FEASTS & FANCIES: Of Chocolate and Chestnuts

My mother didn’t particularly care for food.  She seldom expressed any joy towards it and made sure I was trained to show no more than polite enthusiasm when praising a dish.

One of my early childhood memories is of being taken to audition for a voice-over job for Nutella, soon to be exported to the USSR.  I was supposed to provide the Russian voice for a commercial.

I remember watching on a cinema-size screen a documentary about how Nutella was made.  There were shots of machines stirring huge vats of glossy, creamy chocolate spread, of conveyor belts carrying empty jars that were then filled at regular intervals.  Then I recall a tiring, laborious scene, off-screen, in which a man was asking me in Russian, over and over again, if I liked chocolate.

“Yes, I quite like it”, “It’s not bad” and “It’s nice enough” (in their Russian equivalents) were the most passionate responses he managed to drag out of me.  Not because I didn’t like Nutella – I couldn’t wait to grow up and move out of the family home, so nobody would raise an eyebrow if I devoured it by the tablespoon straight out of the economy-size jar, instead of thinly spread on bread.  Only my mother had taught me that it wasn’t refined or ladylike to express strong emotions about anything, let alone food.  Food was to be appreciated with a je ne sais quoi that was a blend of remoteness and quasi indifference bordering on ennui.  You never ever let on that you were hungry and, above all, you always gave the impression that your interests lay far, far higher than food.

Once, when the school child psychologist asked me, then age seven, what I’d had for dinner the night before, I responded coldly that I could not remember and that, if I might say so, I found his question rather personal. 

And so, as the assistant or casting director or whoever was desperately trying to elicit a bright, Mmm… I love it! response, unquestionably loyal to my mother’s teachings, I maintained my I-can-take-it-or-leave-it, aloof, Grace-Kelly-playing-in-The-Swan poise, aristocratically unaware that I was sabotaging a rare opportunity to generate money for my financially-challenged family.

Predictably, as an adult, I did for a time eat Nutella with a spoon (a teaspoon, admittedly) straight from the jar.  It was my go-to remedy for romantic disappointment, professional frustration and, very often, a reward for just about anything.  That was as far as my sweet tooth went.  Recently, though, I have developed a liking for unsweetened, 100% dark chocolate.  It’s chocolate with attitude, that commands respect.  I tell myself it’s not for the faint hearted.  Like a doppio ristretto or a shot of grappa.   Watch out, I’m a black chocolate eater: I’m tough, me.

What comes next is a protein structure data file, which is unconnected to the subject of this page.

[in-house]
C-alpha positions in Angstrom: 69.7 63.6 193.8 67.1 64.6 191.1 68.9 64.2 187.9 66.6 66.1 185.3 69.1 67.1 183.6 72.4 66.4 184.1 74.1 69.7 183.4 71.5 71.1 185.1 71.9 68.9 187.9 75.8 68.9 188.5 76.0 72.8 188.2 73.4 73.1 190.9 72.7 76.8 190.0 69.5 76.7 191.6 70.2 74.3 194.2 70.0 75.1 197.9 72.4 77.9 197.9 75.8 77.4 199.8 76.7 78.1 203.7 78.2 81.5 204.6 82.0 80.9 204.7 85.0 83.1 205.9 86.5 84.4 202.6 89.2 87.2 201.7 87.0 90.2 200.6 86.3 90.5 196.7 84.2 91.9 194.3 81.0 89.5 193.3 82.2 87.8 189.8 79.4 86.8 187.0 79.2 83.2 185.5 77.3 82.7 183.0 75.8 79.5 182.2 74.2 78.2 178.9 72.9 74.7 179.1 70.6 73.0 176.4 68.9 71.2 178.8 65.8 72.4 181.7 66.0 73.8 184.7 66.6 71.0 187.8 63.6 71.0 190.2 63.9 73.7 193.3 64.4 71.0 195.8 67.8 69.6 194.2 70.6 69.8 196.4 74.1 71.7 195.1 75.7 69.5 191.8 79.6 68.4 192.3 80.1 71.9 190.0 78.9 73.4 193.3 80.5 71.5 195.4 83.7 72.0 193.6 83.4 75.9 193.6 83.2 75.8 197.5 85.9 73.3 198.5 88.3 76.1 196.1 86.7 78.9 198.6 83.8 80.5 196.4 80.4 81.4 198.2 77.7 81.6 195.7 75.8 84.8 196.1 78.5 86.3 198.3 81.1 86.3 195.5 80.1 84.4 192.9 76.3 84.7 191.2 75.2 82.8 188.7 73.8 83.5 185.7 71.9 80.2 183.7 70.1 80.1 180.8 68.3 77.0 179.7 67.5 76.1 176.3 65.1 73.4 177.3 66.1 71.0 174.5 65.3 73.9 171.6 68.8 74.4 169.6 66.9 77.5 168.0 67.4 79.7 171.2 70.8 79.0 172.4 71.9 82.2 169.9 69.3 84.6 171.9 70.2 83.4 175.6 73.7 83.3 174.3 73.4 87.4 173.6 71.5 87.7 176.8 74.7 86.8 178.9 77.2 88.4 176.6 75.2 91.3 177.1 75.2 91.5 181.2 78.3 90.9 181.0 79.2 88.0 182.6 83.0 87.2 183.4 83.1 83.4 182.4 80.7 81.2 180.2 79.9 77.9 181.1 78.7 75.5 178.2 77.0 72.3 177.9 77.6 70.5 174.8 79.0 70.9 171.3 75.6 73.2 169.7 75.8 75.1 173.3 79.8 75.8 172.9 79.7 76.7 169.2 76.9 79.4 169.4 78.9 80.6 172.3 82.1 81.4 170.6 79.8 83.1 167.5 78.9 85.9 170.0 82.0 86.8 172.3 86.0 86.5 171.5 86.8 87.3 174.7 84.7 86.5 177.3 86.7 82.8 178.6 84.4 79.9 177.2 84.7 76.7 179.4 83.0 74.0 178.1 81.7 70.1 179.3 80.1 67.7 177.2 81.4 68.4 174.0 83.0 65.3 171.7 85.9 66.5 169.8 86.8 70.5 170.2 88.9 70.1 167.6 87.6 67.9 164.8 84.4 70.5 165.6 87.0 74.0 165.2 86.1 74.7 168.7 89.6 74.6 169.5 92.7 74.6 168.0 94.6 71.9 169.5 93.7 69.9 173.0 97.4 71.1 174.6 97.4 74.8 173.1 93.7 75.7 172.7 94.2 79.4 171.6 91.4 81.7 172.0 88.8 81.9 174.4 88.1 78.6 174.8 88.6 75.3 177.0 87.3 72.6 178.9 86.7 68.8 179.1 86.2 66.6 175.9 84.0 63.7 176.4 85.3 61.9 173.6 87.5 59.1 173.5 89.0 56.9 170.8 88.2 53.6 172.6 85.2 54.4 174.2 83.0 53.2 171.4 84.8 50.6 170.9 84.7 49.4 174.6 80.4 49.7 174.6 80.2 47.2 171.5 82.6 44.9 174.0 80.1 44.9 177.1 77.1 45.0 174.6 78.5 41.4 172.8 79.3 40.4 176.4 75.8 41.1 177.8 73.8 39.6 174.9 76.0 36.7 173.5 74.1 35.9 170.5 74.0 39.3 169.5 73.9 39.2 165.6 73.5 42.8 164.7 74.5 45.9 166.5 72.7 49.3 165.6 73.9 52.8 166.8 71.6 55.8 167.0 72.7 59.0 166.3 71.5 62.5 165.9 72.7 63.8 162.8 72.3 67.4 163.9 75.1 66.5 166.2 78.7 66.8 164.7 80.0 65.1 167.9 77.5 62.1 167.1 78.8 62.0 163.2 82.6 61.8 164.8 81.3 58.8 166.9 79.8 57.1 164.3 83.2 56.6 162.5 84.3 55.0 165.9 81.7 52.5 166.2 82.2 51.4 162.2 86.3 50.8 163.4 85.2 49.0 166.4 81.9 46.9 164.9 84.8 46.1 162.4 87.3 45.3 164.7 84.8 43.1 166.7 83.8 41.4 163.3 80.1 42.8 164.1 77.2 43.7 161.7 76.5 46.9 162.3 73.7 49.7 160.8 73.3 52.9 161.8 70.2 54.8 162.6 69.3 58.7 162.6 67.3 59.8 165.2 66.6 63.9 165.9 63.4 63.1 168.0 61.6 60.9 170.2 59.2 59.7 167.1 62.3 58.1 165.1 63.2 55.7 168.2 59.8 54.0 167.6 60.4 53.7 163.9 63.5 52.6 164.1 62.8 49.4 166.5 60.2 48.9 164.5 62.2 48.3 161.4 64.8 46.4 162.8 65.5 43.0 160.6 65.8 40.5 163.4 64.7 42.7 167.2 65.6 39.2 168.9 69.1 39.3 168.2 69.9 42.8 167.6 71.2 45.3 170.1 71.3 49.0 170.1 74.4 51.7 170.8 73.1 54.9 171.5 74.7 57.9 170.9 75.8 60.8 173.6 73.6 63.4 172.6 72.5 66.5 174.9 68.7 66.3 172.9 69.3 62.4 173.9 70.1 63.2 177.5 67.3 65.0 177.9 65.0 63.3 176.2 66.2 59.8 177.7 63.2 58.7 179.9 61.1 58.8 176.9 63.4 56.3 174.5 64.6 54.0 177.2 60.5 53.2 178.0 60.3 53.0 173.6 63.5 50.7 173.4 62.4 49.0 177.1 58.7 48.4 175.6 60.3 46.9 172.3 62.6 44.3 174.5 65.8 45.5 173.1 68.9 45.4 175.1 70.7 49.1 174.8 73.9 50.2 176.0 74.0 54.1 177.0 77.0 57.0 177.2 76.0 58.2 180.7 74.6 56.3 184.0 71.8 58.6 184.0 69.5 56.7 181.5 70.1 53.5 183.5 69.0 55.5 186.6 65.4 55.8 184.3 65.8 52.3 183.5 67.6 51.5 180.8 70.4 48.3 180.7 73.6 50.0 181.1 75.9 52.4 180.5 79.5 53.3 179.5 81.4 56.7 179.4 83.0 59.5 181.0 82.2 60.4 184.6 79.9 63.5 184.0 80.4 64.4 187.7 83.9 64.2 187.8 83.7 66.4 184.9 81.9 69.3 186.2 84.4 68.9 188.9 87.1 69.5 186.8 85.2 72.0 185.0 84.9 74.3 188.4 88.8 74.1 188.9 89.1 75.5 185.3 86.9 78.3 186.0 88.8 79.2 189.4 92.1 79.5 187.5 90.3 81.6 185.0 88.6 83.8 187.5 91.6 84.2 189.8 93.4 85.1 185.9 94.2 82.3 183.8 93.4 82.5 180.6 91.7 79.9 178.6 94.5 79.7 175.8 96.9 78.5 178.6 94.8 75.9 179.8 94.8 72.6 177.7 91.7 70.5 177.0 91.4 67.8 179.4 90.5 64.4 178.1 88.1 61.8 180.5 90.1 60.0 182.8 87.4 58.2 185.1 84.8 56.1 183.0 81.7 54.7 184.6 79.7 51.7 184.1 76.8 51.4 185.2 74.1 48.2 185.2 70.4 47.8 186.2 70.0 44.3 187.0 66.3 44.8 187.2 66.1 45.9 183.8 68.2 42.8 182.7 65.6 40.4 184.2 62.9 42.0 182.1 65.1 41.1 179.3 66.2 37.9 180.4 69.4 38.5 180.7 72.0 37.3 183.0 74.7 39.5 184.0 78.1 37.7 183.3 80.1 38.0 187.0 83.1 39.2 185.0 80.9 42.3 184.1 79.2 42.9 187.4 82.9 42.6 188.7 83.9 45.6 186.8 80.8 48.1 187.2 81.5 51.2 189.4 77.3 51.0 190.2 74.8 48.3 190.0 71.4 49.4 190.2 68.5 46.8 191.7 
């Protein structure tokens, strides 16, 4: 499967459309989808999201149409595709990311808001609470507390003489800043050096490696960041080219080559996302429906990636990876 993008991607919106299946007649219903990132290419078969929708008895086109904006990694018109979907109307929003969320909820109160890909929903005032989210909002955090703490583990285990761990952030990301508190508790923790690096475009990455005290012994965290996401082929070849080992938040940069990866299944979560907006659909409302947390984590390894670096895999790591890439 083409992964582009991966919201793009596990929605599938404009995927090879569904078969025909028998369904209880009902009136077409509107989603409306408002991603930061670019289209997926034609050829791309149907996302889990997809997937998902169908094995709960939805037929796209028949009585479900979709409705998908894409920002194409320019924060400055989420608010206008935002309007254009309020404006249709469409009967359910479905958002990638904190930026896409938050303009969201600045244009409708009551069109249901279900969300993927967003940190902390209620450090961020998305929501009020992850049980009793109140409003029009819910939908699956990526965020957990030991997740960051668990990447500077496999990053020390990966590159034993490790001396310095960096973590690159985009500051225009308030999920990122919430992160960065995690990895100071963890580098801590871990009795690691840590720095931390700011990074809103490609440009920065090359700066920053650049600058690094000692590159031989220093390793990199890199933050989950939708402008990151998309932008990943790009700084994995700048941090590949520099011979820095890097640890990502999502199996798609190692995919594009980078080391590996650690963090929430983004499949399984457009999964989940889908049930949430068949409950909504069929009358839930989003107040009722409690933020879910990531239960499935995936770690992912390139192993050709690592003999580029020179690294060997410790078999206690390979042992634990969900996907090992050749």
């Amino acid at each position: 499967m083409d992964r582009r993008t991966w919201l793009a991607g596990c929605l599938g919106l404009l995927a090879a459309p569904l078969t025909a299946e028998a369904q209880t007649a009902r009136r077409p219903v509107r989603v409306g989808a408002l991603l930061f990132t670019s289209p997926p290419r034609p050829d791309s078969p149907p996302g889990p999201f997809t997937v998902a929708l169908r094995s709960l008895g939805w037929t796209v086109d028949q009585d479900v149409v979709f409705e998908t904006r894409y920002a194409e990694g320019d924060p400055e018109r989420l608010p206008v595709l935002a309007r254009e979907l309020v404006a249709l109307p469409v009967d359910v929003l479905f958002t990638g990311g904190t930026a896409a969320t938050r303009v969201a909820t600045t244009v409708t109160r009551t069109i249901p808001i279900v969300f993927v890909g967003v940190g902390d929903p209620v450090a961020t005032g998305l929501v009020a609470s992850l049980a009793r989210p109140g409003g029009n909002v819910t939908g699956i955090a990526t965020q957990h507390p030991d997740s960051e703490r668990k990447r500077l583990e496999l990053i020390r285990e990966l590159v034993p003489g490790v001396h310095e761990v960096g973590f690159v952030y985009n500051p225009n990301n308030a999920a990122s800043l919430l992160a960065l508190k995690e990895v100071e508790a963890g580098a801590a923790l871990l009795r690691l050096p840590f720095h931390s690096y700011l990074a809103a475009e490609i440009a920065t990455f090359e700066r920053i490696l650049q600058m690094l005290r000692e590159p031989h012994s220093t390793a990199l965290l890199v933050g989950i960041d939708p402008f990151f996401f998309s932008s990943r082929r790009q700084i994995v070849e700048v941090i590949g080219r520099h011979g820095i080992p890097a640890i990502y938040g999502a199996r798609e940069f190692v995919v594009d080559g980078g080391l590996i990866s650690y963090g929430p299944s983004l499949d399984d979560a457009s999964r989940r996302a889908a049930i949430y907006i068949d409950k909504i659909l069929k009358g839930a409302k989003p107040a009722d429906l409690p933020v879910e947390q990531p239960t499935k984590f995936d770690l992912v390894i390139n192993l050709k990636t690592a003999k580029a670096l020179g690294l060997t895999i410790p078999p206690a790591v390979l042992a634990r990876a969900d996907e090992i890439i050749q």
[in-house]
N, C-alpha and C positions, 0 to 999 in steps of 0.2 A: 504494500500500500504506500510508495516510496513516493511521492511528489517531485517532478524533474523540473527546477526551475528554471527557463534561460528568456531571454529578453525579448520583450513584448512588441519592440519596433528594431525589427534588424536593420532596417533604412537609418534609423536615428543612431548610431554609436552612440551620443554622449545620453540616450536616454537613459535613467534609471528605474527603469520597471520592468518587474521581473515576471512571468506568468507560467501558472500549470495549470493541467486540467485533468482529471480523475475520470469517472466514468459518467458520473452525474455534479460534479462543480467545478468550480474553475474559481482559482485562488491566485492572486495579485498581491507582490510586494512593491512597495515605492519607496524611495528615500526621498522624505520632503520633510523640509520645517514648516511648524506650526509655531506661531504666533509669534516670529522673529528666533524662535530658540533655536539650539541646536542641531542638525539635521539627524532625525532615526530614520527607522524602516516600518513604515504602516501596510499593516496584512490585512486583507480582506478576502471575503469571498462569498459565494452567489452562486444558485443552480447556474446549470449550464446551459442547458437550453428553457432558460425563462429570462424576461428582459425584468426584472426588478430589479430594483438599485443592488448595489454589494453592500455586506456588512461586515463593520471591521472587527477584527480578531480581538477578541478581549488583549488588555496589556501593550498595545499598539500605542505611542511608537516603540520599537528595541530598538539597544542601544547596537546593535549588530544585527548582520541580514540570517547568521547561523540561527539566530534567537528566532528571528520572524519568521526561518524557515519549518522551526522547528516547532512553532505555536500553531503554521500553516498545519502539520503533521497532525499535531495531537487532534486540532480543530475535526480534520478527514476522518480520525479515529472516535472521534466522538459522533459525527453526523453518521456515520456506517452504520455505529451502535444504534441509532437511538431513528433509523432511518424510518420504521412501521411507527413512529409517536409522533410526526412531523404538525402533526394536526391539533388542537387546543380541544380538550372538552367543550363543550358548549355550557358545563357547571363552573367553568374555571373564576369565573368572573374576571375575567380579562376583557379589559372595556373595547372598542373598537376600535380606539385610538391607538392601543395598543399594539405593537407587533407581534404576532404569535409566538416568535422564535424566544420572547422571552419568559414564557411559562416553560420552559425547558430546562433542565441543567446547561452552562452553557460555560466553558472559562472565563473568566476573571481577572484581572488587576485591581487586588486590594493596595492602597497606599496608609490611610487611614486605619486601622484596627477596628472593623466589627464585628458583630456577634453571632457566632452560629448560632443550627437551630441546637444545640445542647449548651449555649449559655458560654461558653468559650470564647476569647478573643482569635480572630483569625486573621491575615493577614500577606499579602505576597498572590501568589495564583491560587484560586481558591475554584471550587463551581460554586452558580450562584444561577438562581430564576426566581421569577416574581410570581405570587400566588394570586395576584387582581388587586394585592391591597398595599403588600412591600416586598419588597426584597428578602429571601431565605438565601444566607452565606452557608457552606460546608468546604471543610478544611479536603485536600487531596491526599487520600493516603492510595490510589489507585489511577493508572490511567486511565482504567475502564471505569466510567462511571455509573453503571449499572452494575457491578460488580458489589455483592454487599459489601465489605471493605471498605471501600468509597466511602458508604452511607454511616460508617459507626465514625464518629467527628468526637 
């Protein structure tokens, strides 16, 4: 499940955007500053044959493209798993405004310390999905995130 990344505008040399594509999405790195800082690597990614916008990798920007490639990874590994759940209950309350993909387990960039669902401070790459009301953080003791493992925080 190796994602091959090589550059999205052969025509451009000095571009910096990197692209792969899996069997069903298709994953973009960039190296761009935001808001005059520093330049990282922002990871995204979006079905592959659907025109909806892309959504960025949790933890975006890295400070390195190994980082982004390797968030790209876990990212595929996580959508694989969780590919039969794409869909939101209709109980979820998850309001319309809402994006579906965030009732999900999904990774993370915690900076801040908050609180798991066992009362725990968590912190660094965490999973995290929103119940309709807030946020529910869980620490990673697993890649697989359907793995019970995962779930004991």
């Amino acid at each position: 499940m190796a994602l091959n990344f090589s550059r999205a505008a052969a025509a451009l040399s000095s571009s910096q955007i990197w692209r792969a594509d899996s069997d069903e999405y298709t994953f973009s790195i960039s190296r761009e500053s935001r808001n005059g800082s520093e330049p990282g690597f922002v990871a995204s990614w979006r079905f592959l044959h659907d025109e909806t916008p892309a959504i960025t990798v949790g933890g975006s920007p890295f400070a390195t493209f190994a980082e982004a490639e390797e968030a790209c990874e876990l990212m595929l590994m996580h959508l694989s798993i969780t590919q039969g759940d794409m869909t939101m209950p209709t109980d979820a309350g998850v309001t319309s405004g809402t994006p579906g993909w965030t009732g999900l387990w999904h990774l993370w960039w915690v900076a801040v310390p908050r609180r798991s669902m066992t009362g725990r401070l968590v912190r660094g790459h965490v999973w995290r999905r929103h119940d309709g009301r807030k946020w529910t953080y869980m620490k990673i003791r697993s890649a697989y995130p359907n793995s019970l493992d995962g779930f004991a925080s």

Chocolate and chestnuts are perfect allies.  My favourite ice-cream combination is gianduia and marrons glacés, only found, to my knowledge, in my favourite ice-cream parlour, Giolitti’s, in Rome, where it is served with a panache of whipped cream, in a tall glass, which the waiter in a white jacket places on the gleaming marble table.  

Back in Norwich, however, I still like to combine chestnuts and chocolate in various recipes, this being one I improvised yesterday afternoon…

Chocolate & Chestnut Cakes

Your associates for twelve small cakes:

(all measurements are approximate, see https://scribedoll.com/2023/01/15/new-blog-feasts-fancies/

❧  200 g pre-cooked chestnuts 

❧ 175 g chestnut flour

❧ 2 eggs

❧ 2 tablespoons date syrup

❧ 50 g buckwheat flour

❧ 200 ml goat’s milk (or full-fat cow’s milk)

❧ 1 tablespoon extra virgin olive oil + enough to grease cake tin

❧ Grated rind of 1 orange

Whisk the eggs, then stir in the chestnut and buckwheat flours before adding the milk and the date syrup.

Chop the chestnuts and the chocolate coarsely and stir into the mixture.

Add the grated orange rind.

Spoon the mixture into a muffin/Yorkshire pudding tray.  Bake at 200-220ºC for about 20 minutes.  

A few notes: 

I add the buckwheat flour only to make the chestnut flour go further.  Traditionally the food of poor Italian peasants who could not afford wheat, chestnut flour in England is absurdly expensive.  I mix it with buckwheat flour because the latter has a mild, unobtrusive taste, but wheat flour or rice flour would work just as well, though please note that wheat flour will make the consistency much heavier.